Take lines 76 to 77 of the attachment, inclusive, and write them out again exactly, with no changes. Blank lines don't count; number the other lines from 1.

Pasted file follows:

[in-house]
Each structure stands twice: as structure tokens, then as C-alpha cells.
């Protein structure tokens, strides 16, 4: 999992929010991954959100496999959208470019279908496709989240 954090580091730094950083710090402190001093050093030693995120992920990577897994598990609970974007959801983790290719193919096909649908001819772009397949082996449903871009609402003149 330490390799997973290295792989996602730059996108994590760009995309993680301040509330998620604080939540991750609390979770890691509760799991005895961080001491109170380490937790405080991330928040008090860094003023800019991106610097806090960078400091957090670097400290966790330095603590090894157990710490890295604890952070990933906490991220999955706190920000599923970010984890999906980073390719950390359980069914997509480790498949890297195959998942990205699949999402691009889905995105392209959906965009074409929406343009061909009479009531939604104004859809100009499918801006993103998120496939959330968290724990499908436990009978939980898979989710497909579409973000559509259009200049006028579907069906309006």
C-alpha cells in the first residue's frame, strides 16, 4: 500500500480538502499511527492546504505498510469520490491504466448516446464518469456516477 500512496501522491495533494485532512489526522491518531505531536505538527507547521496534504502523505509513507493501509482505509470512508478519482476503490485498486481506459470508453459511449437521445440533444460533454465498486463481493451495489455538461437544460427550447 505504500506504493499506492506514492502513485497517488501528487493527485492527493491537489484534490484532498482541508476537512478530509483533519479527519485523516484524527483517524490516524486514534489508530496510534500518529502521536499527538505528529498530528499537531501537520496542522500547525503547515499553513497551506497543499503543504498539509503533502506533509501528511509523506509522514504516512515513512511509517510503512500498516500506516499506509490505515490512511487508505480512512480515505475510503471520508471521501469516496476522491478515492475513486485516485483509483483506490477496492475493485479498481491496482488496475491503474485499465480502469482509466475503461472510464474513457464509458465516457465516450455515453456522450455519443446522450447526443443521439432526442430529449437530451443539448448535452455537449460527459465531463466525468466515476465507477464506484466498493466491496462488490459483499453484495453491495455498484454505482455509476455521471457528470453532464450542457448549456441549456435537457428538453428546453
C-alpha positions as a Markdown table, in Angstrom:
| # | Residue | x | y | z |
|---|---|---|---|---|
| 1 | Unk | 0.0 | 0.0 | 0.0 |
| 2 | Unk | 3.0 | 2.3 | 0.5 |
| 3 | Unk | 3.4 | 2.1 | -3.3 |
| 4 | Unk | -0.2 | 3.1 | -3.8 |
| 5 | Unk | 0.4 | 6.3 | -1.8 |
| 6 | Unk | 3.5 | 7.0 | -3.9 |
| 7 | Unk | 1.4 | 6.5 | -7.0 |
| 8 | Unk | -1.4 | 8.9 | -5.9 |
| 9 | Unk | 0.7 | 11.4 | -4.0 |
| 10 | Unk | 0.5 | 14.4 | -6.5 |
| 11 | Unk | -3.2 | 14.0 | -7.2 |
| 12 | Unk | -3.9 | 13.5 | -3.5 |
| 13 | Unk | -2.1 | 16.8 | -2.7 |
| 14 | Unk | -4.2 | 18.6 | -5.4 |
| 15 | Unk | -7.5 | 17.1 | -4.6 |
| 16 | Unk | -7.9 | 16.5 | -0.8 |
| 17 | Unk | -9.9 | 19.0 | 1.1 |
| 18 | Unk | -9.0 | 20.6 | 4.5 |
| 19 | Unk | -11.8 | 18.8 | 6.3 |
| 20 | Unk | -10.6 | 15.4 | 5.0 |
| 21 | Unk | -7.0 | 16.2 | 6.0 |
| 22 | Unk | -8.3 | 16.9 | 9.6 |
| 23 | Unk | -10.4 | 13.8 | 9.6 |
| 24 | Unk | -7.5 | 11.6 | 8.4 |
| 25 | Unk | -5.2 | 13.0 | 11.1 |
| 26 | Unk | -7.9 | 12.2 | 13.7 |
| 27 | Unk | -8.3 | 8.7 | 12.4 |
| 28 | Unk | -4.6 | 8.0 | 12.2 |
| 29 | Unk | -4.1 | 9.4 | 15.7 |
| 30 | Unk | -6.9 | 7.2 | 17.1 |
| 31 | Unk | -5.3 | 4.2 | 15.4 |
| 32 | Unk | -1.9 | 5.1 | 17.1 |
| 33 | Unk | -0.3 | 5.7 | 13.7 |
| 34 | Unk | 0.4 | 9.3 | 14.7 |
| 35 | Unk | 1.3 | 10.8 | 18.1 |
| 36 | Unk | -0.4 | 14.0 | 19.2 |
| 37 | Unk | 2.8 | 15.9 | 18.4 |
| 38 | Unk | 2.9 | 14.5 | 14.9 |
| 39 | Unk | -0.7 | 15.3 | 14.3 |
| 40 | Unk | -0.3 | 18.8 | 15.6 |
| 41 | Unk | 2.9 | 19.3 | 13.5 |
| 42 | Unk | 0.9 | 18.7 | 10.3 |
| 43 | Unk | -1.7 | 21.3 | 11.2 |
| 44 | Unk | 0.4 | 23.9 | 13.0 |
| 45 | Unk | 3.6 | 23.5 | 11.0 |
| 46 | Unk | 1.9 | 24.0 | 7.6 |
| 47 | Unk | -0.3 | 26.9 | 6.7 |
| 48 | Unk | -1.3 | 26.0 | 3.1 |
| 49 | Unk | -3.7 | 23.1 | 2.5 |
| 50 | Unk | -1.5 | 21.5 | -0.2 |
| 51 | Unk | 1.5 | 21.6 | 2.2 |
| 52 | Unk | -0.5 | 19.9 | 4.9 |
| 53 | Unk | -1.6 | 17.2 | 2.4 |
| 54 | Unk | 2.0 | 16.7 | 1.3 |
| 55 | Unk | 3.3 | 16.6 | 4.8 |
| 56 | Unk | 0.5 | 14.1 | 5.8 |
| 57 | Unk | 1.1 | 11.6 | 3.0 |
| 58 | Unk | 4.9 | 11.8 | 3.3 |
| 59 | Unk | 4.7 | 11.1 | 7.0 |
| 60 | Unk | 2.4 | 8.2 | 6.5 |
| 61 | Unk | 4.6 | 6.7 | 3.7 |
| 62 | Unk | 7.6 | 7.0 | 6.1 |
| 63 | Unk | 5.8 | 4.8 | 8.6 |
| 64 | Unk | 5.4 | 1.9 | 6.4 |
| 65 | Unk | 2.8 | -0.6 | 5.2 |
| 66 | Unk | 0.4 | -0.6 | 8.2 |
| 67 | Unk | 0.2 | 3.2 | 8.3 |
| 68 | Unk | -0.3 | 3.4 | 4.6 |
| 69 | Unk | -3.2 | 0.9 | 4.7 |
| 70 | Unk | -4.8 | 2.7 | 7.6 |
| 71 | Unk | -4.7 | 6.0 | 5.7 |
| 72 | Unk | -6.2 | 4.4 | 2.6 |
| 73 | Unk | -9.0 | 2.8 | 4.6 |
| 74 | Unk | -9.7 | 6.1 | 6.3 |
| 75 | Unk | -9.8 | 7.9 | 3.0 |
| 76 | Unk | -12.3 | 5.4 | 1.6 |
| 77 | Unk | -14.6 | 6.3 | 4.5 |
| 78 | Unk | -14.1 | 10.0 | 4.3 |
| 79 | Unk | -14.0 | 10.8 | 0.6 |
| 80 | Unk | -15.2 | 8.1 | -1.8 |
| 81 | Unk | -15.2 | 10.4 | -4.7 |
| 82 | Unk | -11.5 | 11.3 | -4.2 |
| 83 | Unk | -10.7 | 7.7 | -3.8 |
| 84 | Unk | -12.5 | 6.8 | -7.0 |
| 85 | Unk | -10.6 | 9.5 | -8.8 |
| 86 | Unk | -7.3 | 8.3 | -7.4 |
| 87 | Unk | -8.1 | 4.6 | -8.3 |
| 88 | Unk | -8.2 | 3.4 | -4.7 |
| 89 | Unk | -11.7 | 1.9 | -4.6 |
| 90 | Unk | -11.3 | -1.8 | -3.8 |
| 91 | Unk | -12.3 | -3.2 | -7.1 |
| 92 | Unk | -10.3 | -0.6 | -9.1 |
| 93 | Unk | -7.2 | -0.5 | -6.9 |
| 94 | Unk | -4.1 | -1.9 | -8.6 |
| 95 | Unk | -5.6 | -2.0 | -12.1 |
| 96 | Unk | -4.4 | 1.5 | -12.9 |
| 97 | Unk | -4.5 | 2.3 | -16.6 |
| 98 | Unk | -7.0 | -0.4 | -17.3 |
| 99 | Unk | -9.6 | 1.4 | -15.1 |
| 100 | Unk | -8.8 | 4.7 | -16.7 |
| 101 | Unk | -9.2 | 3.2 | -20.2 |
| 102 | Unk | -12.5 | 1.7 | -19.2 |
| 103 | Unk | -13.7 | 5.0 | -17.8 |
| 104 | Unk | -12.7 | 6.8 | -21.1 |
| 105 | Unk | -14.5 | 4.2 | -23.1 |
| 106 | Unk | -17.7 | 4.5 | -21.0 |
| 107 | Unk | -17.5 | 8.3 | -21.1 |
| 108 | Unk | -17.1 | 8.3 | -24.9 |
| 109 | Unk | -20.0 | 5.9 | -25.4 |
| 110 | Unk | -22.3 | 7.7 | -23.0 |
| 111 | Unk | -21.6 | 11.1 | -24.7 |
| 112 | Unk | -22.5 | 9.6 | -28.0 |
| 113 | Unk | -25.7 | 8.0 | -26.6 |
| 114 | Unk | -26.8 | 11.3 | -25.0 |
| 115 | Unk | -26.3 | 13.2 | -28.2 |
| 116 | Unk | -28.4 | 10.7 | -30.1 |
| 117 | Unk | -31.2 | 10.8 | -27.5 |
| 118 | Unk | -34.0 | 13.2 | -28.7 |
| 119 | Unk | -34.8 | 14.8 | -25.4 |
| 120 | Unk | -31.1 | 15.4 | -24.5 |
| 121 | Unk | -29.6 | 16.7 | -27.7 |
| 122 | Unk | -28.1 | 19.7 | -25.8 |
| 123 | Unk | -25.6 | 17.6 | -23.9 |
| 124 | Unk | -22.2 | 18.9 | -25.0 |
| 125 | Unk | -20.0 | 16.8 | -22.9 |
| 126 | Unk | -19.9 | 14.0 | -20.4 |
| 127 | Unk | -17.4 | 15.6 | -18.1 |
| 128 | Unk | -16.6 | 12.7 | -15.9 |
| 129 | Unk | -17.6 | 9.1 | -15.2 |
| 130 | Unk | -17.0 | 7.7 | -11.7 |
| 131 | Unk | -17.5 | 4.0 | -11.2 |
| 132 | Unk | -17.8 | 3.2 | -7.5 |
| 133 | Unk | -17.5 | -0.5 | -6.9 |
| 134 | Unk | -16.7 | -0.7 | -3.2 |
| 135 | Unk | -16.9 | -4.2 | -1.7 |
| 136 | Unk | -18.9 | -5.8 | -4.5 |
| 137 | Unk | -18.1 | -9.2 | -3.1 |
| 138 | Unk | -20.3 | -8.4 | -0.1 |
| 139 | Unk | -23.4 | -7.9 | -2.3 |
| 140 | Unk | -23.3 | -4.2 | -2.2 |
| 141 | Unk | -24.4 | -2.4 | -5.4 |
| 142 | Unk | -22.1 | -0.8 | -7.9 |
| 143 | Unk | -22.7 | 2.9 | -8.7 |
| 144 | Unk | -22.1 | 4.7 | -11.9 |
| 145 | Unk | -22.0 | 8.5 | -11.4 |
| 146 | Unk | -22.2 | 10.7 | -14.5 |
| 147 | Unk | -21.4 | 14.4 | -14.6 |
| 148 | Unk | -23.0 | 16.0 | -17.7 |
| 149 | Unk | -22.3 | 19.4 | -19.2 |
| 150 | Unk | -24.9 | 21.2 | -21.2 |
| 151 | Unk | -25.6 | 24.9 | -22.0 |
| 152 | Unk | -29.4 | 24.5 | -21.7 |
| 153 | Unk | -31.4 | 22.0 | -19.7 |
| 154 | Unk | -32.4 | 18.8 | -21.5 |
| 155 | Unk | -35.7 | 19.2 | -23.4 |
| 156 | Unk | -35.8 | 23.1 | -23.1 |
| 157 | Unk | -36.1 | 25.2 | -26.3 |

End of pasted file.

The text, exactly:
| 69 | Unk | -3.2 | 0.9 | 4.7 |
| 70 | Unk | -4.8 | 2.7 | 7.6 |